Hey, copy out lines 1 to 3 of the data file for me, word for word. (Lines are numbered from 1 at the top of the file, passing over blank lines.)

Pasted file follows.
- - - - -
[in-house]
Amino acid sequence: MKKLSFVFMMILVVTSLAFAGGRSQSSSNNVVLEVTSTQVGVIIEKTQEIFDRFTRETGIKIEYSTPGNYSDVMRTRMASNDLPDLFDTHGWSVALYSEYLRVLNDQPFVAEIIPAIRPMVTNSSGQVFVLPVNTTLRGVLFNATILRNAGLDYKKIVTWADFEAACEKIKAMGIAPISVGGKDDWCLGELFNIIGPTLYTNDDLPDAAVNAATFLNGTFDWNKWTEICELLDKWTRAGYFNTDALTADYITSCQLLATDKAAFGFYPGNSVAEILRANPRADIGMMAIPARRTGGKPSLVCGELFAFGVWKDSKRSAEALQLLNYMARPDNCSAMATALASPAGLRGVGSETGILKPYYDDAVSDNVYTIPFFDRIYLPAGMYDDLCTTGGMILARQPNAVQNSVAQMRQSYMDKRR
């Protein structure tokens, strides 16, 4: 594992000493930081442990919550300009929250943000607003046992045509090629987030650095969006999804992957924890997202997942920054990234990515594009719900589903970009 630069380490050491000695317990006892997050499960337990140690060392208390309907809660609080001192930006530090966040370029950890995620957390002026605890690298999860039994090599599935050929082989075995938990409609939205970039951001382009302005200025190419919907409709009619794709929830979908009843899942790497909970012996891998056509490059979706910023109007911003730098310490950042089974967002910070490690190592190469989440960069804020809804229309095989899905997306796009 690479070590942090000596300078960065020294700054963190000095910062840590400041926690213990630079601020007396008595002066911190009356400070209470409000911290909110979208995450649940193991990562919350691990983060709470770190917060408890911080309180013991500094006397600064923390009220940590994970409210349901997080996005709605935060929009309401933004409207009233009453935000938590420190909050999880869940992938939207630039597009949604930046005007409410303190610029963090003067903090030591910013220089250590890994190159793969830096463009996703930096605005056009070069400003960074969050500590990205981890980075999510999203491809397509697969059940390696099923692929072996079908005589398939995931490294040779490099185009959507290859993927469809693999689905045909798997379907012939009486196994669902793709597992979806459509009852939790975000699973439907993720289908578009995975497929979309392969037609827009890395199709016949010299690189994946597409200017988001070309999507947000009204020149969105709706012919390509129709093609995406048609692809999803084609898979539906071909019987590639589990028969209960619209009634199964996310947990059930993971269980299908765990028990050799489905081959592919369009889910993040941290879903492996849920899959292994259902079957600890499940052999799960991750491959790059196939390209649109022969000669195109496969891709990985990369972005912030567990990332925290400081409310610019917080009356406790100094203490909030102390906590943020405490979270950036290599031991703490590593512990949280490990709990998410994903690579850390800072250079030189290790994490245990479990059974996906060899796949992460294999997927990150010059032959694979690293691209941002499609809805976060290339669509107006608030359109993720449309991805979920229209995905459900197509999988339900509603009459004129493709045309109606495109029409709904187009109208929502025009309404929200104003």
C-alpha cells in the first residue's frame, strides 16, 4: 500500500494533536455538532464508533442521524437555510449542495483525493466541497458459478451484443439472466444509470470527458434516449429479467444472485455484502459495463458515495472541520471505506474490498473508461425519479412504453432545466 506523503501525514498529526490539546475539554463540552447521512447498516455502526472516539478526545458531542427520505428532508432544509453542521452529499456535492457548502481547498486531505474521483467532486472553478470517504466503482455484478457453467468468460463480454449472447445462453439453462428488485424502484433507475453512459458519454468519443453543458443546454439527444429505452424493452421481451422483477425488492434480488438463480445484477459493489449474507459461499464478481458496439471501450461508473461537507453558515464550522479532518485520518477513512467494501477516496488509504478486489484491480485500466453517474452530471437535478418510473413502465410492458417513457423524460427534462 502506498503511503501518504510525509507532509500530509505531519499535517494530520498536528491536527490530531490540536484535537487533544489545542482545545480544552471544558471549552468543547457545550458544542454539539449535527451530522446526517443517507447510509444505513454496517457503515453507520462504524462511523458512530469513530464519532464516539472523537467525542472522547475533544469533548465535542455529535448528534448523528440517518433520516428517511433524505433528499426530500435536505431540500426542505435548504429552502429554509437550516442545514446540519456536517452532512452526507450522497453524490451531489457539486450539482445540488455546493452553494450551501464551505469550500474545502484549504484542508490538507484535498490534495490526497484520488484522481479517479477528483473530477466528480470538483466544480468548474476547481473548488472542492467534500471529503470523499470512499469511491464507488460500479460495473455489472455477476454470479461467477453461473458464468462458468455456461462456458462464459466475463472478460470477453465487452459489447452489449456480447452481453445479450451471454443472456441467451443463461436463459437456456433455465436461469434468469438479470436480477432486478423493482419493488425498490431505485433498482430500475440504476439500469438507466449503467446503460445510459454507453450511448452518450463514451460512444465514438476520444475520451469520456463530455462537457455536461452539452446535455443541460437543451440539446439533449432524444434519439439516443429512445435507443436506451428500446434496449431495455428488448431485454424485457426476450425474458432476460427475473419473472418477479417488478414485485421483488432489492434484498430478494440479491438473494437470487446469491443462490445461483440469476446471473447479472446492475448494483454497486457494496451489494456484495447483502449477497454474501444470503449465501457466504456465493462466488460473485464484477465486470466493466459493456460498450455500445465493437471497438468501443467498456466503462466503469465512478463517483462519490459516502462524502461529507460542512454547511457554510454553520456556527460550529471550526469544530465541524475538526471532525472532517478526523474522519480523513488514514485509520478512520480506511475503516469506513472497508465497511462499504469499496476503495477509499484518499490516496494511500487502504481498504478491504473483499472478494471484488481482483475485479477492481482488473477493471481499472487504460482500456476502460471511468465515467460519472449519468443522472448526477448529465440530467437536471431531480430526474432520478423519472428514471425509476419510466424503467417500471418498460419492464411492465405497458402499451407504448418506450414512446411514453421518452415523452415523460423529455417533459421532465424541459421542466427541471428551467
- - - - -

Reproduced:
[in-house]
Amino acid sequence: MKKLSFVFMMILVVTSLAFAGGRSQSSSNNVVLEVTSTQVGVIIEKTQEIFDRFTRETGIKIEYSTPGNYSDVMRTRMASNDLPDLFDTHGWSVALYSEYLRVLNDQPFVAEIIPAIRPMVTNSSGQVFVLPVNTTLRGVLFNATILRNAGLDYKKIVTWADFEAACEKIKAMGIAPISVGGKDDWCLGELFNIIGPTLYTNDDLPDAAVNAATFLNGTFDWNKWTEICELLDKWTRAGYFNTDALTADYITSCQLLATDKAAFGFYPGNSVAEILRANPRADIGMMAIPARRTGGKPSLVCGELFAFGVWKDSKRSAEALQLLNYMARPDNCSAMATALASPAGLRGVGSETGILKPYYDDAVSDNVYTIPFFDRIYLPAGMYDDLCTTGGMILARQPNAVQNSVAQMRQSYMDKRR
């Protein structure tokens, strides 16, 4: 594992000493930081442990919550300009929250943000607003046992045509090629987030650095969006999804992957924890997202997942920054990234990515594009719900589903970009 630069380490050491000695317990006892997050499960337990140690060392208390309907809660609080001192930006530090966040370029950890995620957390002026605890690298999860039994090599599935050929082989075995938990409609939205970039951001382009302005200025190419919907409709009619794709929830979908009843899942790497909970012996891998056509490059979706910023109007911003730098310490950042089974967002910070490690190592190469989440960069804020809804229309095989899905997306796009 690479070590942090000596300078960065020294700054963190000095910062840590400041926690213990630079601020007396008595002066911190009356400070209470409000911290909110979208995450649940193991990562919350691990983060709470770190917060408890911080309180013991500094006397600064923390009220940590994970409210349901997080996005709605935060929009309401933004409207009233009453935000938590420190909050999880869940992938939207630039597009949604930046005007409410303190610029963090003067903090030591910013220089250590890994190159793969830096463009996703930096605005056009070069400003960074969050500590990205981890980075999510999203491809397509697969059940390696099923692929072996079908005589398939995931490294040779490099185009959507290859993927469809693999689905045909798997379907012939009486196994669902793709597992979806459509009852939790975000699973439907993720289908578009995975497929979309392969037609827009890395199709016949010299690189994946597409200017988001070309999507947000009204020149969105709706012919390509129709093609995406048609692809999803084609898979539906071909019987590639589990028969209960619209009634199964996310947990059930993971269980299908765990028990050799489905081959592919369009889910993040941290879903492996849920899959292994259902079957600890499940052999799960991750491959790059196939390209649109022969000669195109496969891709990985990369972005912030567990990332925290400081409310610019917080009356406790100094203490909030102390906590943020405490979270950036290599031991703490590593512990949280490990709990998410994903690579850390800072250079030189290790994490245990479990059974996906060899796949992460294999997927990150010059032959694979690293691209941002499609809805976060290339669509107006608030359109993720449309991805979920229209995905459900197509999988339900509603009459004129493709045309109606495109029409709904187009109208929502025009309404929200104003």